Tree Stands – Friends or Foes for Deer Hunters...

How to Bag a Buck Deer at the Beginning...

12/02/2019 Comments (0) Adaptive Hunting, Deer Hunting, How-To, Hunting Advice

How to Bag a Buck Deer at the Beginning of the Season Day 1: Recognize the Importance of Scouting for Deer

Editor’s Note: To bag a buck at the beginning of the season, you have to surprise that buck by setting-up in a place at a time when the deer least expects you. But, while preseason scouting, you may spook the deer you want to find. The more time you spend in the woods scouting before the season, the more likely you’ll spook the deer.

“I’ve got my buck tied to a tree,” Jim Brownlee of Birmingham, Alabama, told me one year. “I should be back at the camp by 8:00 am. I’ll go ahead and fix breakfast for the rest of you guys.”     The first year I heard Brownlee confidently make this statement on the opening week of deer season at out hunting camp. I thought he’d either been dreaming, wishfully thinking or bragging about something he couldn’t produce. But for four, consecutive years that I hunted with Brownlee, he either dragged his buck into camp on opening morning or opening week as he had predicted. Brownlee had such success not due to luck but because he’d scouted, planned and studied the buck that he would take on opening morning.

Avid deer hunter Jim Crumley of Roanoke, Virginia, the founder of Trebark Camouflage, says, “If you walk through the woods the week before the season, leaving your human odor in all the sites where you see deer sign, then you’ve notified the buck that you plan on hunting him. An older-age-class buck realizes that to survive, he has to avoid the regions he usually frequents when he starts smelling human odor there. If you get up one morning, walk out your front door, see a stick of dynamite in the bushes set to go off, move on to your car, spot another stick of dynamite ready to explode, find yet another stick of dynamite set to go off at the first stop light you come to as well as where you stop for coffee, more than likely you won’t take that same route the next day to work. A buck experiences that same scenario as he moves along the same route he’s taken all year. When that buck smells human odor in all his familiar places and hasn’t smelled a hunter since the last hunting season, he’ll become extremely wary. Generally, an older-age-class buck will change the route that he’s walked since the end of deer season when he senses danger.”

To avoid spooking deer, Crumley does his scouting in the woods four to six weeks before deer season begins. Then two weeks before the opening of deer season, he does most of his scouting with binoculars. “I go to agricultural fields and openings in the woods just before daylight and immediately before dark to look for deer,” Crumley explains. “I stay well-away from the animals and use my binoculars to learn where the deer enter and leave the fields and openings. I want to see about how-many deer move to the fields and openings and hopefully spot the buck I want to hunt during the opening week of deer season.”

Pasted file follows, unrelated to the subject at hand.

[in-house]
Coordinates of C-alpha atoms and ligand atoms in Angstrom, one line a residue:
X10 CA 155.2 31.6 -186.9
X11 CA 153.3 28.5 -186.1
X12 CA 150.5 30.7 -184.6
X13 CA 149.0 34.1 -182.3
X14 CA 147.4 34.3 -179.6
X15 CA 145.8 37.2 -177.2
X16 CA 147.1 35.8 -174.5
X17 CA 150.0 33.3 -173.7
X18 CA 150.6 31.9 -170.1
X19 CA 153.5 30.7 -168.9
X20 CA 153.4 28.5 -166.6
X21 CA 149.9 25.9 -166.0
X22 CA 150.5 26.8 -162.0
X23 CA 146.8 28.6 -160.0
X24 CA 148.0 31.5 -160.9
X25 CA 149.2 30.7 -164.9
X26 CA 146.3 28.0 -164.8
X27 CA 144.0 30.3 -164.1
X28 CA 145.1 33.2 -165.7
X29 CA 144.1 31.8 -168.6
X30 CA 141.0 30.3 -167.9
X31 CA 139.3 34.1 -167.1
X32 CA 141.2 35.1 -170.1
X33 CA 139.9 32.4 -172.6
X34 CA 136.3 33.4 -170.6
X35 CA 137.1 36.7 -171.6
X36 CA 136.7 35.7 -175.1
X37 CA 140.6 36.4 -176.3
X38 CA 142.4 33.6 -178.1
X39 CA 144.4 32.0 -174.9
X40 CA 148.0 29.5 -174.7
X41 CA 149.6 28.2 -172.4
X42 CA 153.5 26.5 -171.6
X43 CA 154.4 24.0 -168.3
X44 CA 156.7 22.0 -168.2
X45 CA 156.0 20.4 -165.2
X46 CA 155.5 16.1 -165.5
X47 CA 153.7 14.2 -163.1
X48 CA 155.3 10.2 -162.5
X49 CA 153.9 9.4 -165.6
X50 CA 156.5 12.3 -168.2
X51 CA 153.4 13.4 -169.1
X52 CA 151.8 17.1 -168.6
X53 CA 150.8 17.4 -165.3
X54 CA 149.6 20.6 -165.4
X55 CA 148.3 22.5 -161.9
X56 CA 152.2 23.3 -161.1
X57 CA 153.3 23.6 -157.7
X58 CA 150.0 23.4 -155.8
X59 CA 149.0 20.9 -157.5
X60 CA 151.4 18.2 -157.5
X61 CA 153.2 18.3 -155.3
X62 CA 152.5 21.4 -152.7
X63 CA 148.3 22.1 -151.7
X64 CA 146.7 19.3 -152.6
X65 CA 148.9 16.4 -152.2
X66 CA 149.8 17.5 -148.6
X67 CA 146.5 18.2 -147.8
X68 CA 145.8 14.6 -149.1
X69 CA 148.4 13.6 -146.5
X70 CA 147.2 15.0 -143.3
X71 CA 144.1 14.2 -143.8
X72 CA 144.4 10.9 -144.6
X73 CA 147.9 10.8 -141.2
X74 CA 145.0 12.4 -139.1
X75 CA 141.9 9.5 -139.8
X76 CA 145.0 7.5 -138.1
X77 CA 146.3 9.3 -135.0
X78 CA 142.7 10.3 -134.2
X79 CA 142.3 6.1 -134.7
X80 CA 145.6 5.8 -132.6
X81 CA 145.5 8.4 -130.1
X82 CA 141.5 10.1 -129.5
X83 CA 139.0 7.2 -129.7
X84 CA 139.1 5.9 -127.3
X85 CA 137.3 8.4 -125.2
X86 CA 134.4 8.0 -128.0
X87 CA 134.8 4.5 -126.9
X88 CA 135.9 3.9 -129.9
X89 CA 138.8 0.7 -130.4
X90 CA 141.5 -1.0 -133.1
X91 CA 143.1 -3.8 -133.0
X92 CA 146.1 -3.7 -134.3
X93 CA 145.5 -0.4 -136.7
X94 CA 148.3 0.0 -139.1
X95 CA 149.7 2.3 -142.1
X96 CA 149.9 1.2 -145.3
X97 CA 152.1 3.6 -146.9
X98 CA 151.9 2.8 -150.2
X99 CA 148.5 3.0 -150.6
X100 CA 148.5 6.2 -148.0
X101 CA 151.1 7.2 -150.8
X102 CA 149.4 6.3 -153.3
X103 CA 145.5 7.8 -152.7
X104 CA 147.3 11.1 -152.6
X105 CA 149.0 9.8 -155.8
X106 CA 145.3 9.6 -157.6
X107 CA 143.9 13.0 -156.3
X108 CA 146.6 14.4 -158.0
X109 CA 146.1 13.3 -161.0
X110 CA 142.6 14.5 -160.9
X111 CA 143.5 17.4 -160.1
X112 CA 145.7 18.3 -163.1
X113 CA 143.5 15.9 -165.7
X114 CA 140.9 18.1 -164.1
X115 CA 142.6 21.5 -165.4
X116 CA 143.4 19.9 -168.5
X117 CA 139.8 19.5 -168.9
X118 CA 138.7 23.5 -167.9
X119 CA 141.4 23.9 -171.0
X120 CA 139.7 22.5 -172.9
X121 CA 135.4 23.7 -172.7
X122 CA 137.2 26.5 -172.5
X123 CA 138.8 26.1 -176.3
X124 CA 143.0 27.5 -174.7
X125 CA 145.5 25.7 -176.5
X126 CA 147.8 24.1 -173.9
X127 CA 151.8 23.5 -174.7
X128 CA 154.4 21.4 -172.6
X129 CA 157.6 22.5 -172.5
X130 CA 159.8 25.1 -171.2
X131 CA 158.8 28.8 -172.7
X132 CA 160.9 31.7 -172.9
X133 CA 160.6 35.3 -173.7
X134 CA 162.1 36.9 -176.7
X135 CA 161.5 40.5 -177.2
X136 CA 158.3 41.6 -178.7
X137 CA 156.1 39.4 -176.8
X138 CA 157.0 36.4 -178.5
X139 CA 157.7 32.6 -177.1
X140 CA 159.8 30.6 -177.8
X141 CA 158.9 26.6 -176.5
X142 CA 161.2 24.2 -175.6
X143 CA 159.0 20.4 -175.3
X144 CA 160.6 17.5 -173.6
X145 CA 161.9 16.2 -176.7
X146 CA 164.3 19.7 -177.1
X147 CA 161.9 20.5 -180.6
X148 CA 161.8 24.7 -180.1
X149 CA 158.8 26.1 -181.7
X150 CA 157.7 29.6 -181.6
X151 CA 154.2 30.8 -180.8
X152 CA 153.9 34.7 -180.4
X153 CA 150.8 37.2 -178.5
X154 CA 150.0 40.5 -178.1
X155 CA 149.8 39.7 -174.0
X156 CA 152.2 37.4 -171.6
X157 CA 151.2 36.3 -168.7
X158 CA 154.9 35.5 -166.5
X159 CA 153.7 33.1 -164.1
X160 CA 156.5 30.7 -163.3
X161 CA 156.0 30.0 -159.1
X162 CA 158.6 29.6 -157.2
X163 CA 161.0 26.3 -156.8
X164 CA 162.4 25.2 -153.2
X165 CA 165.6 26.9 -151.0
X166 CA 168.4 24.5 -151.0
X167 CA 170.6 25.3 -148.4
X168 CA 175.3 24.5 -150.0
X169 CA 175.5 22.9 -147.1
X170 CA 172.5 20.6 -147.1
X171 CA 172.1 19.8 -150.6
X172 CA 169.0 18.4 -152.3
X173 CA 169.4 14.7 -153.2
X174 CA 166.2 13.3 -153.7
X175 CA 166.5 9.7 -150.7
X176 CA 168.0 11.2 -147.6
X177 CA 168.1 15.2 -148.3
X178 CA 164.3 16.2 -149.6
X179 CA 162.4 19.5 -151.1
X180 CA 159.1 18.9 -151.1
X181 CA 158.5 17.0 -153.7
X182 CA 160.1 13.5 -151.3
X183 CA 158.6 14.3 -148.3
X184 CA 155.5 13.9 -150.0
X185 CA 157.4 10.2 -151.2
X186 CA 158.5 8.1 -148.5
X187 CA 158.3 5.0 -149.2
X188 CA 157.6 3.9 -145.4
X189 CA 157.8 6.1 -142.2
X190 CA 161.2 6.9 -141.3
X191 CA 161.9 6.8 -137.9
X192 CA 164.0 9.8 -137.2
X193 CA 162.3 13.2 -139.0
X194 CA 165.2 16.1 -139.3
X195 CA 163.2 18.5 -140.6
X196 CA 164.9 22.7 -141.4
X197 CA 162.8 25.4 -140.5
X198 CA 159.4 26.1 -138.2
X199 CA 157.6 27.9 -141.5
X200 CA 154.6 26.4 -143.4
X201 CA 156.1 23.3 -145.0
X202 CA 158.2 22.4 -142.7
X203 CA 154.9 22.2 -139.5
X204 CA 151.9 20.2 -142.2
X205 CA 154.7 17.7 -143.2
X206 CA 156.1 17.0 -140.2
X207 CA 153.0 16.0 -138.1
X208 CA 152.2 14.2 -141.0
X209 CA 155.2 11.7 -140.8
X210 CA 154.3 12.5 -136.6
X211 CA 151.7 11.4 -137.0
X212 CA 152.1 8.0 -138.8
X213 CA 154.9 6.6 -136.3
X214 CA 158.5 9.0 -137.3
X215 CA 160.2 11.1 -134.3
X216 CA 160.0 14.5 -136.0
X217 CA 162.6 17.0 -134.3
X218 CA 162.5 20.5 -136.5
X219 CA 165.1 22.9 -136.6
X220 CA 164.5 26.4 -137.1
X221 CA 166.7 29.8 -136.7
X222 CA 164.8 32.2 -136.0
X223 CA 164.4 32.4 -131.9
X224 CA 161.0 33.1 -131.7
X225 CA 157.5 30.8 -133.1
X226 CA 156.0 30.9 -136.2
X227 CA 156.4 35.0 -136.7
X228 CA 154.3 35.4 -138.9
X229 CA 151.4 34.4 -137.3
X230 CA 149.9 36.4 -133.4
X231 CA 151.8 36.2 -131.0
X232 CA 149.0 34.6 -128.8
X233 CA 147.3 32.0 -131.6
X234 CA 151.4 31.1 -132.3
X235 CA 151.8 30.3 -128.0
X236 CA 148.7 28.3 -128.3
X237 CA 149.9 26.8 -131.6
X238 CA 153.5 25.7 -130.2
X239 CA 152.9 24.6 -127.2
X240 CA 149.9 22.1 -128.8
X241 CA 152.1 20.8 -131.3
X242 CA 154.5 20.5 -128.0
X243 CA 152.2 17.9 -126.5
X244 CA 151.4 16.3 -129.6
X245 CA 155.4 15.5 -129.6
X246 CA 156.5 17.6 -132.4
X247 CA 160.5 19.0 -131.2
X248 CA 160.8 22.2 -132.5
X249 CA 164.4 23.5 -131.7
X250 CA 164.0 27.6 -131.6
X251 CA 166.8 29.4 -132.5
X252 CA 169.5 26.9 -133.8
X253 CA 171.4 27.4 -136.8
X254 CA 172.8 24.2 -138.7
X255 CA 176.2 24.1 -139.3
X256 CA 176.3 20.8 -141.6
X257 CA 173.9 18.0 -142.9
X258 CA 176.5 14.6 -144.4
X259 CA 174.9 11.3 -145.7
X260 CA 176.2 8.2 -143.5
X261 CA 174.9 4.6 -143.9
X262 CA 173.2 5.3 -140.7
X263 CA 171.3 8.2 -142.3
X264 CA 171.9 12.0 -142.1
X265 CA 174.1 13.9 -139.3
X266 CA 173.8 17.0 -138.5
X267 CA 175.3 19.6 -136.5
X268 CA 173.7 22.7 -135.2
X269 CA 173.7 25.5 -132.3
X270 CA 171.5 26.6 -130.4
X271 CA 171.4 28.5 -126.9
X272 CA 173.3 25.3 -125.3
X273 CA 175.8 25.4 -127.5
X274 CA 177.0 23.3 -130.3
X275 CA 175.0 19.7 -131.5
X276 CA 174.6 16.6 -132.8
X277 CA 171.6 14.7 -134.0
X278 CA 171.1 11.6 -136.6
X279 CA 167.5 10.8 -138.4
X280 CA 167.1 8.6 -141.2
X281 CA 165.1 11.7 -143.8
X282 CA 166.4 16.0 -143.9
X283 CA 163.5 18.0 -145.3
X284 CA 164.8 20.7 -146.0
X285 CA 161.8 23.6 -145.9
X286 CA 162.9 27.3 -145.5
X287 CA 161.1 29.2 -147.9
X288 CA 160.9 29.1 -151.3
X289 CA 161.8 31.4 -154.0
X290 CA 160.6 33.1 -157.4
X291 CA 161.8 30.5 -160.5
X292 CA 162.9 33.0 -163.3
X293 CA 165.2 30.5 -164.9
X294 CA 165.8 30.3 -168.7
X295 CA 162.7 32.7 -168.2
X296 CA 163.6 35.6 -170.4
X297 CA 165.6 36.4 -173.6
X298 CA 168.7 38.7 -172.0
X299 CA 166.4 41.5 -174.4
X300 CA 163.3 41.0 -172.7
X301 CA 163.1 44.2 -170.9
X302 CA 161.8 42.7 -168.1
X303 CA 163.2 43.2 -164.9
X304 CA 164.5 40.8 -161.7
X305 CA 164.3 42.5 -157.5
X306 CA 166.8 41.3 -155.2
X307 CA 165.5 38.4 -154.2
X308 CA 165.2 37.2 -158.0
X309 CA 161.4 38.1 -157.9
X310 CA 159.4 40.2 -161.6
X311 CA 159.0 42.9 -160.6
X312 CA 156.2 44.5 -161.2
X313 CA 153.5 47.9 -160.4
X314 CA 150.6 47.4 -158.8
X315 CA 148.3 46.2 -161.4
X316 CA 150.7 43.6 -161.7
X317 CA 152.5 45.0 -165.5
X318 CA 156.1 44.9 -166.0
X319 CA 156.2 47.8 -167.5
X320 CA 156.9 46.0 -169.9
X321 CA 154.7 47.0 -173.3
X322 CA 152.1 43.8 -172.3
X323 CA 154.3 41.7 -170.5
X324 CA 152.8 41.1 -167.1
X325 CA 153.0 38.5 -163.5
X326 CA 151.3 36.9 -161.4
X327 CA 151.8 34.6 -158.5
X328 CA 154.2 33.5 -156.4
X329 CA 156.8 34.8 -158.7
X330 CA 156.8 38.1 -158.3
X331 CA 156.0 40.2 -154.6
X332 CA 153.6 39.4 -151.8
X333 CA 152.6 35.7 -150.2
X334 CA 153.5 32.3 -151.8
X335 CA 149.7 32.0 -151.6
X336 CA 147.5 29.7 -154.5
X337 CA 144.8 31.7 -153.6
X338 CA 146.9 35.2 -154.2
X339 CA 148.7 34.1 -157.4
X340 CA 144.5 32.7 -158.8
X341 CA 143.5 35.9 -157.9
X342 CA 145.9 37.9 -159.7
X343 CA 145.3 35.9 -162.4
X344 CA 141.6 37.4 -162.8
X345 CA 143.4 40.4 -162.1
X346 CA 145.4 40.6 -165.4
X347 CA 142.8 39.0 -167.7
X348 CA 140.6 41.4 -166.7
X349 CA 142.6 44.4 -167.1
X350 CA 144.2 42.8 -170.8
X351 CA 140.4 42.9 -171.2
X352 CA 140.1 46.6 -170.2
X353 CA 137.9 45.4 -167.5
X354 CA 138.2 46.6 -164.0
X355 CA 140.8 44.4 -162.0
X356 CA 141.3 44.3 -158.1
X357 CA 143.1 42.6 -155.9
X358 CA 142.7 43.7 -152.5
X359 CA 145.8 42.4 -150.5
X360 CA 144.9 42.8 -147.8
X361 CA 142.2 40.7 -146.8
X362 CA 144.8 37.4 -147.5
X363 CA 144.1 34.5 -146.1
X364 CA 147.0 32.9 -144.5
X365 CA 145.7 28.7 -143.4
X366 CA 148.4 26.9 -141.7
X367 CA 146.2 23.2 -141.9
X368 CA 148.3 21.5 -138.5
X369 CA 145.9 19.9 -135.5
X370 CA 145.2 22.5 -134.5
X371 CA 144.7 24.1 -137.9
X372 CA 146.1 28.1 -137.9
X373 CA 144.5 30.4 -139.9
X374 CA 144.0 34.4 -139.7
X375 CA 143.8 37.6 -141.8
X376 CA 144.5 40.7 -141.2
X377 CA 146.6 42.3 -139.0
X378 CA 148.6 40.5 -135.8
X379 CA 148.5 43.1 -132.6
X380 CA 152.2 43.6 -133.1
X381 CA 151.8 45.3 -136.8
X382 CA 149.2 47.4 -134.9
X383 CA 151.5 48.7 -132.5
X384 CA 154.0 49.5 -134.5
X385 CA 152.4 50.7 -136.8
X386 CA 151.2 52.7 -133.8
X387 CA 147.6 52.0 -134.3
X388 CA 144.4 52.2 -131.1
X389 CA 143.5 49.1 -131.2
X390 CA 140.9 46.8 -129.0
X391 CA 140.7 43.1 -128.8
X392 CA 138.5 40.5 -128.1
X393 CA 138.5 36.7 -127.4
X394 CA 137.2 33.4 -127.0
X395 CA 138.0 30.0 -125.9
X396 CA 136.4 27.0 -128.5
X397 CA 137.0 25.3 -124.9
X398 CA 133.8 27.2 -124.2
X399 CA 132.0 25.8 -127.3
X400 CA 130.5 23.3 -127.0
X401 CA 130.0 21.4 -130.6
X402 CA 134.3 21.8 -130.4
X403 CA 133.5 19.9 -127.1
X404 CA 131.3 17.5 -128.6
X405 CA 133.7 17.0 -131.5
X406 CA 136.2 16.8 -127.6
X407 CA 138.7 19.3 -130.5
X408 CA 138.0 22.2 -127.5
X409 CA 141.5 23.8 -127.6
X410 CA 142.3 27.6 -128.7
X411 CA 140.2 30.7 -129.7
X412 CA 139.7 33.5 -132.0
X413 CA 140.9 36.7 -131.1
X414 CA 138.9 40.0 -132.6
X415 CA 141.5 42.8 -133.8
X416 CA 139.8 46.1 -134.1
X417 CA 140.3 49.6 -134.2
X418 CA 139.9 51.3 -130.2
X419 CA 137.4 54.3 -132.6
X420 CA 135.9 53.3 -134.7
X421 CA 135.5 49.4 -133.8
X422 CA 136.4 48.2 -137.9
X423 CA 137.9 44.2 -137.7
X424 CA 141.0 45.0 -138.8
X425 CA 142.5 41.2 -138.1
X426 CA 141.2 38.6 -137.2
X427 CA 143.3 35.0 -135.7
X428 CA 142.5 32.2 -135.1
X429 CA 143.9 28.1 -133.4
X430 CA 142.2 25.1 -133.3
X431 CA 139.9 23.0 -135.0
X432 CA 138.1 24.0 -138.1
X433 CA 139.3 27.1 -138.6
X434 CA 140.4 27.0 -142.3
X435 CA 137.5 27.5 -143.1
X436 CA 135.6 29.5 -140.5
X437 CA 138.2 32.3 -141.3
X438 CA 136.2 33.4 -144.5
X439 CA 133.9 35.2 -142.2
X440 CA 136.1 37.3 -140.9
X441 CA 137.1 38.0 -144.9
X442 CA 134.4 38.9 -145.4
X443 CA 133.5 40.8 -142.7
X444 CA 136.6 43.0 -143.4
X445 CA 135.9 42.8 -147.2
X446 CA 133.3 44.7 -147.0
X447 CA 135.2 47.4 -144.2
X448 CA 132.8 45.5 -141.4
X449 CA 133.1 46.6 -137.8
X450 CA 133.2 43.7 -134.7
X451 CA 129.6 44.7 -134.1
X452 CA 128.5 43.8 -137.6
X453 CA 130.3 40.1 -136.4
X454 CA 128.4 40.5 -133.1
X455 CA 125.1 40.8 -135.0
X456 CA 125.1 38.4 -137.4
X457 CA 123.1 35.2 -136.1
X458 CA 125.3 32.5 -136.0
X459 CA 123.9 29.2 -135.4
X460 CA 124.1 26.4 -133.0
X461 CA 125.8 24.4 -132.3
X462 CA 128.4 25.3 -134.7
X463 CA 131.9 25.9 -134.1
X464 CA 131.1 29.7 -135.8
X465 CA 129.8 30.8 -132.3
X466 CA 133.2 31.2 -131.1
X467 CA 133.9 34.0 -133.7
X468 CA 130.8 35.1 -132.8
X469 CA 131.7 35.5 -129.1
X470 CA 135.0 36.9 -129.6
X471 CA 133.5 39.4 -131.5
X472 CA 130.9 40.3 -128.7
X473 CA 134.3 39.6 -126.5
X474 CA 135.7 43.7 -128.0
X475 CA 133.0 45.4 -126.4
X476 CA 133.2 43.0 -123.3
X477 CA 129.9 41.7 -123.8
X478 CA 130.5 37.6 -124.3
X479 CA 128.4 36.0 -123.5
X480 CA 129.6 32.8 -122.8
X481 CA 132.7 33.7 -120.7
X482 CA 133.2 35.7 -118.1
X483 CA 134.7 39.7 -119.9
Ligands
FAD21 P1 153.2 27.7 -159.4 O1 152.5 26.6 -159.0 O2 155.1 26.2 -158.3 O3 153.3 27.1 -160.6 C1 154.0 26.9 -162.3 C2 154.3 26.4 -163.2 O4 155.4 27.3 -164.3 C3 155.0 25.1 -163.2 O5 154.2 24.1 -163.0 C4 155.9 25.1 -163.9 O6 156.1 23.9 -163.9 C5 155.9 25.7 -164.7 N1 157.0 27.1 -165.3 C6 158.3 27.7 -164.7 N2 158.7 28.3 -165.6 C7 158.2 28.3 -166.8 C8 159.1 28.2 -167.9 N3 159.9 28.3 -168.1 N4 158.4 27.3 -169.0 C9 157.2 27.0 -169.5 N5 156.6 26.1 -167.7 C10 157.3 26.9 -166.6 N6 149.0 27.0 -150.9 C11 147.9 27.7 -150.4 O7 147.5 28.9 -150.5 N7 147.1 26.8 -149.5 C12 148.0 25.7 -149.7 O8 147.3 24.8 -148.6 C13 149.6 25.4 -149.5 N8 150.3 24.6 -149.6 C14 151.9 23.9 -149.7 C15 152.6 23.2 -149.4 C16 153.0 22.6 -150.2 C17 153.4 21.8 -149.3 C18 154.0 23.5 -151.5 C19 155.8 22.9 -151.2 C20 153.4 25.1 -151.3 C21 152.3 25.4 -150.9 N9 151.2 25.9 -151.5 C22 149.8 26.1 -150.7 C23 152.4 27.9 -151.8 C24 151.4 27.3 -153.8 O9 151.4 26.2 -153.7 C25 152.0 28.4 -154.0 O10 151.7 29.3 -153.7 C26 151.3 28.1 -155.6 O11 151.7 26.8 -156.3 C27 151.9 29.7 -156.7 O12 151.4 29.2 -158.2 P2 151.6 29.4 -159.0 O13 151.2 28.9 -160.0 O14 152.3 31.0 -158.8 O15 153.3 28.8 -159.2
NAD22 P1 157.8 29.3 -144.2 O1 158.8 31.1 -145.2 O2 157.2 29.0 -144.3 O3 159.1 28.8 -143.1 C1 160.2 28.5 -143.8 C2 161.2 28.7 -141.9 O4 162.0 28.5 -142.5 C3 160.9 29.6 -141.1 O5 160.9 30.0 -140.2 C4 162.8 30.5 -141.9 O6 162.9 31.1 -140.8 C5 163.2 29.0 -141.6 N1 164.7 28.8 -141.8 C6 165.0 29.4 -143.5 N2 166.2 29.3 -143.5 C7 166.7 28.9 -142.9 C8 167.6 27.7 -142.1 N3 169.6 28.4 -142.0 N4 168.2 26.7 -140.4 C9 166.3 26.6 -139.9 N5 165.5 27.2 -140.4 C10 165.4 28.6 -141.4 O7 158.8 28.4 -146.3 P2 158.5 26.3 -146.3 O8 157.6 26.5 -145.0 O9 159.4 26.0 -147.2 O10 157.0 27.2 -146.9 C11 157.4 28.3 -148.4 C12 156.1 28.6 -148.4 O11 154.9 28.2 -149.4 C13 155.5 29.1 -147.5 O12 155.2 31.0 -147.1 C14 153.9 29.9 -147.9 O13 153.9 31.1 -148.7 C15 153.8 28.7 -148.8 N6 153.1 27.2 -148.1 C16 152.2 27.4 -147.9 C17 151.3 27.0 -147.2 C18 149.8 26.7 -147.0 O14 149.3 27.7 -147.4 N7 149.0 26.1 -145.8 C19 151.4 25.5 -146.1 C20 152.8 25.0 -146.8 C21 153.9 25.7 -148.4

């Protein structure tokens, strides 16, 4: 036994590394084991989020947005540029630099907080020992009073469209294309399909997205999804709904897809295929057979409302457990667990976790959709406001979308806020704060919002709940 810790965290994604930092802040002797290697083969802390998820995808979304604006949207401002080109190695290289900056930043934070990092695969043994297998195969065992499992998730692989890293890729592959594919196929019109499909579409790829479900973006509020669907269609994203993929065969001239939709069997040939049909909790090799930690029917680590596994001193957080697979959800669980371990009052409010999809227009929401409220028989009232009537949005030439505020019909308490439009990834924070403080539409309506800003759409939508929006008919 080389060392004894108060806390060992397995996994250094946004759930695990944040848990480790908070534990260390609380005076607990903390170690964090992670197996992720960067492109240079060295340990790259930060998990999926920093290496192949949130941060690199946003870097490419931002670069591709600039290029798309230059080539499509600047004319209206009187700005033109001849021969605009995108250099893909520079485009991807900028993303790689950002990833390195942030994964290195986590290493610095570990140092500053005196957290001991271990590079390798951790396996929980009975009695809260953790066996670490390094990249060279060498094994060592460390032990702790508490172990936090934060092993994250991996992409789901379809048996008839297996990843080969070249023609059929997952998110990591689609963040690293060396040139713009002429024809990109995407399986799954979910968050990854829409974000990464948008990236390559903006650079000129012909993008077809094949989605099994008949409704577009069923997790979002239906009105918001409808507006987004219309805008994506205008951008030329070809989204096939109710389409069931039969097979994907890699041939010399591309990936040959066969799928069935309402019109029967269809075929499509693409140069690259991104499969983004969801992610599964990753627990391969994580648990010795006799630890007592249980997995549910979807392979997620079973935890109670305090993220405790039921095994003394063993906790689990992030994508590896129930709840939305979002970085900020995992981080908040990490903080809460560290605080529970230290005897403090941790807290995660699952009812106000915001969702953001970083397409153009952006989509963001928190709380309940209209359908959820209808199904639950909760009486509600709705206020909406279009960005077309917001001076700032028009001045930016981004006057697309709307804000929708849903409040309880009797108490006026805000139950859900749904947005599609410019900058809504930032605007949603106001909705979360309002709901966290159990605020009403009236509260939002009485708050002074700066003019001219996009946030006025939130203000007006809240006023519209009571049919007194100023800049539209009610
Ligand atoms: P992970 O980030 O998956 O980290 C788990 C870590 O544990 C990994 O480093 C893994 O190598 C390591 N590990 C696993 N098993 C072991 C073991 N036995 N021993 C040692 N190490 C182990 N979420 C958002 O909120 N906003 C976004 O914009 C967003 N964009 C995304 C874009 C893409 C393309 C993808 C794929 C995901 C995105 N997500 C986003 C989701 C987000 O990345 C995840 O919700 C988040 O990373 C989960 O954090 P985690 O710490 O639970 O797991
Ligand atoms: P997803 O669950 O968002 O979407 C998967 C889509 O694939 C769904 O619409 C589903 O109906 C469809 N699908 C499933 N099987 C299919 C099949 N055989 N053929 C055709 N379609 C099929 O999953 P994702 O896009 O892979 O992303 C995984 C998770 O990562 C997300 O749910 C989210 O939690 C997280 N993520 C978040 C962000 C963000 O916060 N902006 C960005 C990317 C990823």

Since deer develop habits, they usually do what they’ve done in the past as long as nothing disturbs them. However, when a deer, especially an older buck, feels hunting pressure, he’ll likely change his routine when he determines a hunter has gotten too close to him. “You’ll more likely harvest a quality buck the first time you hunt from any stand,” Crumley reports. “When you walk to that stand, hunt from that stand and walk away from that stand, you’ve left enough human odor in that area to notify the buck of your presence. I like portable tree stands. Then once I’ve hunted from a stand site, I can move the stand and hunt the deer in another place at another time where he won’t expect me.”

Use My Topo.com and onX Maps:

Hours of scouting can be saved by using the new maps now available. You can find property lines and identify places where bucks are most likely to walk, including edges of fields and creeks and thick-cover bedding areas. Google Earth

(https://geology.com/google-earth/) even shows you the kinds of trees where you plan to hunt. I believe that using quality maps definitely is as helpful to the deer hunter as his GPS receiver. Combining the two gives you the most-accurate information. Check out My Topo at https://www.mytopo.com/maps/ to have custom, waterproof maps made of your hunting site and shipped within 24 hours and onX maps at https://www.onxmaps.com/.

To learn more about hunting deer, check out John E. Phillips’ book, “How to Hunt Deer Like a Pro,” available in Kindle, Print and Audible versions, at (http://amzn.to/YpoQHA).

Tomorrow: Learn the Land to Hunt Deer Smarter

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